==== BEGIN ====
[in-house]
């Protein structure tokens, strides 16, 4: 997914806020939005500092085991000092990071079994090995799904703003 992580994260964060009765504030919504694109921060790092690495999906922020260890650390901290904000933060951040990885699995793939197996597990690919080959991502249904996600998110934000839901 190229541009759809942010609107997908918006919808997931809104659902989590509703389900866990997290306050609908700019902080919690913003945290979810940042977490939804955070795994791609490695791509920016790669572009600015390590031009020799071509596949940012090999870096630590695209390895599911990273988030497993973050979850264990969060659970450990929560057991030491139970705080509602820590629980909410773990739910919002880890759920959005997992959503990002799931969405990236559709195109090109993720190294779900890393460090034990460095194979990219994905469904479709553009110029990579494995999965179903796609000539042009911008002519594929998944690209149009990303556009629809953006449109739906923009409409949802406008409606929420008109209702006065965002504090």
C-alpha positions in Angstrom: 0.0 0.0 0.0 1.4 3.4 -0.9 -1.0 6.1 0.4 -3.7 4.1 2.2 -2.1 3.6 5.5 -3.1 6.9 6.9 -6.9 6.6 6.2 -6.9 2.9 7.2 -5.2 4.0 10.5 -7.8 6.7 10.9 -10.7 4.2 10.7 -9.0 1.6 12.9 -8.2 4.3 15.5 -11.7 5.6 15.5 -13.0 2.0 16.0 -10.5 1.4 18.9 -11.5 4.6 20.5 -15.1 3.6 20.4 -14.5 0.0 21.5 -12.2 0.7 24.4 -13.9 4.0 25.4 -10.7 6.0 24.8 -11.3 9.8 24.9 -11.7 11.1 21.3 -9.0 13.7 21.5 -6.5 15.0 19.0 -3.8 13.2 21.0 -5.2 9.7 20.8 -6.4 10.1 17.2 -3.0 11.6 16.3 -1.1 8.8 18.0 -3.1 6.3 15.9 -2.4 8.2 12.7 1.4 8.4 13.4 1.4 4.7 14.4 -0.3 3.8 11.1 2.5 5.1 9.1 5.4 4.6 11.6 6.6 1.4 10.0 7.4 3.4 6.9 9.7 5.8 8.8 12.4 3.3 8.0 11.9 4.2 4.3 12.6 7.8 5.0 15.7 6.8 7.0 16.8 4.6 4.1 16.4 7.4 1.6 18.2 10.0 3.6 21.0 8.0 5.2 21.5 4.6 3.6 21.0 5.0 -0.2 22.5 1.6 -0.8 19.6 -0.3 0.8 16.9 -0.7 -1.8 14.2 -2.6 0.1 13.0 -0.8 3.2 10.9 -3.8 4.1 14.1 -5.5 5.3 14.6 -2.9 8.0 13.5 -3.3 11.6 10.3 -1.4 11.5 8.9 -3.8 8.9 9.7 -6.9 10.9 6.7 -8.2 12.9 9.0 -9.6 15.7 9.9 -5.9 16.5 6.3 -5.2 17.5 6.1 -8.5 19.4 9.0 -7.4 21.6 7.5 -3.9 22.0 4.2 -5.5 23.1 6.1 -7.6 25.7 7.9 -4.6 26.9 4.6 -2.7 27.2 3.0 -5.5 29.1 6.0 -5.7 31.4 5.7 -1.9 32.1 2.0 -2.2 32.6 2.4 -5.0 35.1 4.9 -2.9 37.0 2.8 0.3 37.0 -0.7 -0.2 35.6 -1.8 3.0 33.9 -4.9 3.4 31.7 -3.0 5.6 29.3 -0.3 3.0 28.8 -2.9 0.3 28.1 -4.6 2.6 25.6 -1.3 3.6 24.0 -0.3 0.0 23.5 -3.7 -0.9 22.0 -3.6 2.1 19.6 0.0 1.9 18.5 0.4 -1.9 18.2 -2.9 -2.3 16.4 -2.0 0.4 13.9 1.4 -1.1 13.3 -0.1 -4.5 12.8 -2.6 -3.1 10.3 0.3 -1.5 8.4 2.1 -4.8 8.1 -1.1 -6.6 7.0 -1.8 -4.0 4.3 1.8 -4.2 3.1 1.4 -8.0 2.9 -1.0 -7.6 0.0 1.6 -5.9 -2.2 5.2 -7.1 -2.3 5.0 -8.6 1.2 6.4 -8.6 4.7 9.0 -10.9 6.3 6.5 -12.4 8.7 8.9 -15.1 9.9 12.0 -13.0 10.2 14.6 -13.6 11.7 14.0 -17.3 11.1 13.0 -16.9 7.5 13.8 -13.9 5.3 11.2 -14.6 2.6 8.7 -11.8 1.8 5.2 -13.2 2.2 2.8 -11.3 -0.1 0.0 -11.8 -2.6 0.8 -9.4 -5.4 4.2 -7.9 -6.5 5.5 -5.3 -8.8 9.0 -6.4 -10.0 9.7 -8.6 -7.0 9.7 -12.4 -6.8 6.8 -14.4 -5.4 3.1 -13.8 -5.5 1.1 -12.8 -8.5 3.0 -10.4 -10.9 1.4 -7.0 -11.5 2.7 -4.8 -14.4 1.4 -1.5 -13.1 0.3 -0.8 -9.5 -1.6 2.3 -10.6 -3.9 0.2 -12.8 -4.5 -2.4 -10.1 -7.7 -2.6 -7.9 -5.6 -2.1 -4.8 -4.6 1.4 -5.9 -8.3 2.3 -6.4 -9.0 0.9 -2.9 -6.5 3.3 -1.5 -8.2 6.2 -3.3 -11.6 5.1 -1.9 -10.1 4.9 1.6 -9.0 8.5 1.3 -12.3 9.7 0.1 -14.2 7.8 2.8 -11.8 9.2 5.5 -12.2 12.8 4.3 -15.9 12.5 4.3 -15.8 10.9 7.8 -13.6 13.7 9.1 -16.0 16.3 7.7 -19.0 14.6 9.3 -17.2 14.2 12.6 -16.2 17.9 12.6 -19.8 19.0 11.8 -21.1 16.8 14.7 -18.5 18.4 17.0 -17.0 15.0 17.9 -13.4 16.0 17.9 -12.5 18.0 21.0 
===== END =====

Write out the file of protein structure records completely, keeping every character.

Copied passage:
[in-house]
């Protein structure tokens, strides 16, 4: 997914806020939005500092085991000092990071079994090995799904703003 992580994260964060009765504030919504694109921060790092690495999906922020260890650390901290904000933060951040990885699995793939197996597990690919080959991502249904996600998110934000839901 190229541009759809942010609107997908918006919808997931809104659902989590509703389900866990997290306050609908700019902080919690913003945290979810940042977490939804955070795994791609490695791509920016790669572009600015390590031009020799071509596949940012090999870096630590695209390895599911990273988030497993973050979850264990969060659970450990929560057991030491139970705080509602820590629980909410773990739910919002880890759920959005997992959503990002799931969405990236559709195109090109993720190294779900890393460090034990460095194979990219994905469904479709553009110029990579494995999965179903796609000539042009911008002519594929998944690209149009990303556009629809953006449109739906923009409409949802406008409606929420008109209702006065965002504090």
C-alpha positions in Angstrom: 0.0 0.0 0.0 1.4 3.4 -0.9 -1.0 6.1 0.4 -3.7 4.1 2.2 -2.1 3.6 5.5 -3.1 6.9 6.9 -6.9 6.6 6.2 -6.9 2.9 7.2 -5.2 4.0 10.5 -7.8 6.7 10.9 -10.7 4.2 10.7 -9.0 1.6 12.9 -8.2 4.3 15.5 -11.7 5.6 15.5 -13.0 2.0 16.0 -10.5 1.4 18.9 -11.5 4.6 20.5 -15.1 3.6 20.4 -14.5 0.0 21.5 -12.2 0.7 24.4 -13.9 4.0 25.4 -10.7 6.0 24.8 -11.3 9.8 24.9 -11.7 11.1 21.3 -9.0 13.7 21.5 -6.5 15.0 19.0 -3.8 13.2 21.0 -5.2 9.7 20.8 -6.4 10.1 17.2 -3.0 11.6 16.3 -1.1 8.8 18.0 -3.1 6.3 15.9 -2.4 8.2 12.7 1.4 8.4 13.4 1.4 4.7 14.4 -0.3 3.8 11.1 2.5 5.1 9.1 5.4 4.6 11.6 6.6 1.4 10.0 7.4 3.4 6.9 9.7 5.8 8.8 12.4 3.3 8.0 11.9 4.2 4.3 12.6 7.8 5.0 15.7 6.8 7.0 16.8 4.6 4.1 16.4 7.4 1.6 18.2 10.0 3.6 21.0 8.0 5.2 21.5 4.6 3.6 21.0 5.0 -0.2 22.5 1.6 -0.8 19.6 -0.3 0.8 16.9 -0.7 -1.8 14.2 -2.6 0.1 13.0 -0.8 3.2 10.9 -3.8 4.1 14.1 -5.5 5.3 14.6 -2.9 8.0 13.5 -3.3 11.6 10.3 -1.4 11.5 8.9 -3.8 8.9 9.7 -6.9 10.9 6.7 -8.2 12.9 9.0 -9.6 15.7 9.9 -5.9 16.5 6.3 -5.2 17.5 6.1 -8.5 19.4 9.0 -7.4 21.6 7.5 -3.9 22.0 4.2 -5.5 23.1 6.1 -7.6 25.7 7.9 -4.6 26.9 4.6 -2.7 27.2 3.0 -5.5 29.1 6.0 -5.7 31.4 5.7 -1.9 32.1 2.0 -2.2 32.6 2.4 -5.0 35.1 4.9 -2.9 37.0 2.8 0.3 37.0 -0.7 -0.2 35.6 -1.8 3.0 33.9 -4.9 3.4 31.7 -3.0 5.6 29.3 -0.3 3.0 28.8 -2.9 0.3 28.1 -4.6 2.6 25.6 -1.3 3.6 24.0 -0.3 0.0 23.5 -3.7 -0.9 22.0 -3.6 2.1 19.6 0.0 1.9 18.5 0.4 -1.9 18.2 -2.9 -2.3 16.4 -2.0 0.4 13.9 1.4 -1.1 13.3 -0.1 -4.5 12.8 -2.6 -3.1 10.3 0.3 -1.5 8.4 2.1 -4.8 8.1 -1.1 -6.6 7.0 -1.8 -4.0 4.3 1.8 -4.2 3.1 1.4 -8.0 2.9 -1.0 -7.6 0.0 1.6 -5.9 -2.2 5.2 -7.1 -2.3 5.0 -8.6 1.2 6.4 -8.6 4.7 9.0 -10.9 6.3 6.5 -12.4 8.7 8.9 -15.1 9.9 12.0 -13.0 10.2 14.6 -13.6 11.7 14.0 -17.3 11.1 13.0 -16.9 7.5 13.8 -13.9 5.3 11.2 -14.6 2.6 8.7 -11.8 1.8 5.2 -13.2 2.2 2.8 -11.3 -0.1 0.0 -11.8 -2.6 0.8 -9.4 -5.4 4.2 -7.9 -6.5 5.5 -5.3 -8.8 9.0 -6.4 -10.0 9.7 -8.6 -7.0 9.7 -12.4 -6.8 6.8 -14.4 -5.4 3.1 -13.8 -5.5 1.1 -12.8 -8.5 3.0 -10.4 -10.9 1.4 -7.0 -11.5 2.7 -4.8 -14.4 1.4 -1.5 -13.1 0.3 -0.8 -9.5 -1.6 2.3 -10.6 -3.9 0.2 -12.8 -4.5 -2.4 -10.1 -7.7 -2.6 -7.9 -5.6 -2.1 -4.8 -4.6 1.4 -5.9 -8.3 2.3 -6.4 -9.0 0.9 -2.9 -6.5 3.3 -1.5 -8.2 6.2 -3.3 -11.6 5.1 -1.9 -10.1 4.9 1.6 -9.0 8.5 1.3 -12.3 9.7 0.1 -14.2 7.8 2.8 -11.8 9.2 5.5 -12.2 12.8 4.3 -15.9 12.5 4.3 -15.8 10.9 7.8 -13.6 13.7 9.1 -16.0 16.3 7.7 -19.0 14.6 9.3 -17.2 14.2 12.6 -16.2 17.9 12.6 -19.8 19.0 11.8 -21.1 16.8 14.7 -18.5 18.4 17.0 -17.0 15.0 17.9 -13.4 16.0 17.9 -12.5 18.0 21.0 